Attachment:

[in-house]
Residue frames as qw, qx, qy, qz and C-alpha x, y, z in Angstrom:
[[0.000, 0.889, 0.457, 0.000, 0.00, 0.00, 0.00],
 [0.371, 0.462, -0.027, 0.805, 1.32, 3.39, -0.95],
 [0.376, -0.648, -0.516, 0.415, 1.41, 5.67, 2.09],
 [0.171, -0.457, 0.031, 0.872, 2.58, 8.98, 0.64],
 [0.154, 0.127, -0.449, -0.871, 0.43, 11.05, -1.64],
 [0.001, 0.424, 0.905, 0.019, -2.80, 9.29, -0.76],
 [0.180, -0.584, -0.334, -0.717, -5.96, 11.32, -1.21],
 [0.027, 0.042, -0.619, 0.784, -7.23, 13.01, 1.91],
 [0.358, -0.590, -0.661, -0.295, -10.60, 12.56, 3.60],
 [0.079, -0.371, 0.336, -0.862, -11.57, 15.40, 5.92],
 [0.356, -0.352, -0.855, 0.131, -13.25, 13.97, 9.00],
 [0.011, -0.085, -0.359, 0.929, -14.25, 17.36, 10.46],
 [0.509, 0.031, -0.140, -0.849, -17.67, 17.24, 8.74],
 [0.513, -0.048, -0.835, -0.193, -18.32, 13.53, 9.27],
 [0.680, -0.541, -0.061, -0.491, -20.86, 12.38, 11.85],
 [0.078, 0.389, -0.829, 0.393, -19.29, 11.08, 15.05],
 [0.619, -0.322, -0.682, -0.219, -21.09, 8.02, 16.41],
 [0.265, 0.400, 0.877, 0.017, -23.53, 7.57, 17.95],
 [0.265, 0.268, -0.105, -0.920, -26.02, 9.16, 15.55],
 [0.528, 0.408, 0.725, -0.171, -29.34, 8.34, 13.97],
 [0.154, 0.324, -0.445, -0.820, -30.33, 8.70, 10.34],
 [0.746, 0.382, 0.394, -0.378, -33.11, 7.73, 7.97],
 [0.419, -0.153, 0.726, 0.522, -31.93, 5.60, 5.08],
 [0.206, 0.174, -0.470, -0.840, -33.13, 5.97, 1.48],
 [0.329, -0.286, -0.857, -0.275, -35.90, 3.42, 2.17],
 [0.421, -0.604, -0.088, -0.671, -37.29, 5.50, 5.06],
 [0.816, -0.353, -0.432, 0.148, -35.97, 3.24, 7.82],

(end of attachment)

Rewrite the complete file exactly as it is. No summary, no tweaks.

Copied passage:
[in-house]
Residue frames as qw, qx, qy, qz and C-alpha x, y, z in Angstrom:
[[0.000, 0.889, 0.457, 0.000, 0.00, 0.00, 0.00],
 [0.371, 0.462, -0.027, 0.805, 1.32, 3.39, -0.95],
 [0.376, -0.648, -0.516, 0.415, 1.41, 5.67, 2.09],
 [0.171, -0.457, 0.031, 0.872, 2.58, 8.98, 0.64],
 [0.154, 0.127, -0.449, -0.871, 0.43, 11.05, -1.64],
 [0.001, 0.424, 0.905, 0.019, -2.80, 9.29, -0.76],
 [0.180, -0.584, -0.334, -0.717, -5.96, 11.32, -1.21],
 [0.027, 0.042, -0.619, 0.784, -7.23, 13.01, 1.91],
 [0.358, -0.590, -0.661, -0.295, -10.60, 12.56, 3.60],
 [0.079, -0.371, 0.336, -0.862, -11.57, 15.40, 5.92],
 [0.356, -0.352, -0.855, 0.131, -13.25, 13.97, 9.00],
 [0.011, -0.085, -0.359, 0.929, -14.25, 17.36, 10.46],
 [0.509, 0.031, -0.140, -0.849, -17.67, 17.24, 8.74],
 [0.513, -0.048, -0.835, -0.193, -18.32, 13.53, 9.27],
 [0.680, -0.541, -0.061, -0.491, -20.86, 12.38, 11.85],
 [0.078, 0.389, -0.829, 0.393, -19.29, 11.08, 15.05],
 [0.619, -0.322, -0.682, -0.219, -21.09, 8.02, 16.41],
 [0.265, 0.400, 0.877, 0.017, -23.53, 7.57, 17.95],
 [0.265, 0.268, -0.105, -0.920, -26.02, 9.16, 15.55],
 [0.528, 0.408, 0.725, -0.171, -29.34, 8.34, 13.97],
 [0.154, 0.324, -0.445, -0.820, -30.33, 8.70, 10.34],
 [0.746, 0.382, 0.394, -0.378, -33.11, 7.73, 7.97],
 [0.419, -0.153, 0.726, 0.522, -31.93, 5.60, 5.08],
 [0.206, 0.174, -0.470, -0.840, -33.13, 5.97, 1.48],
 [0.329, -0.286, -0.857, -0.275, -35.90, 3.42, 2.17],
 [0.421, -0.604, -0.088, -0.671, -37.29, 5.50, 5.06],
 [0.816, -0.353, -0.432, 0.148, -35.97, 3.24, 7.82],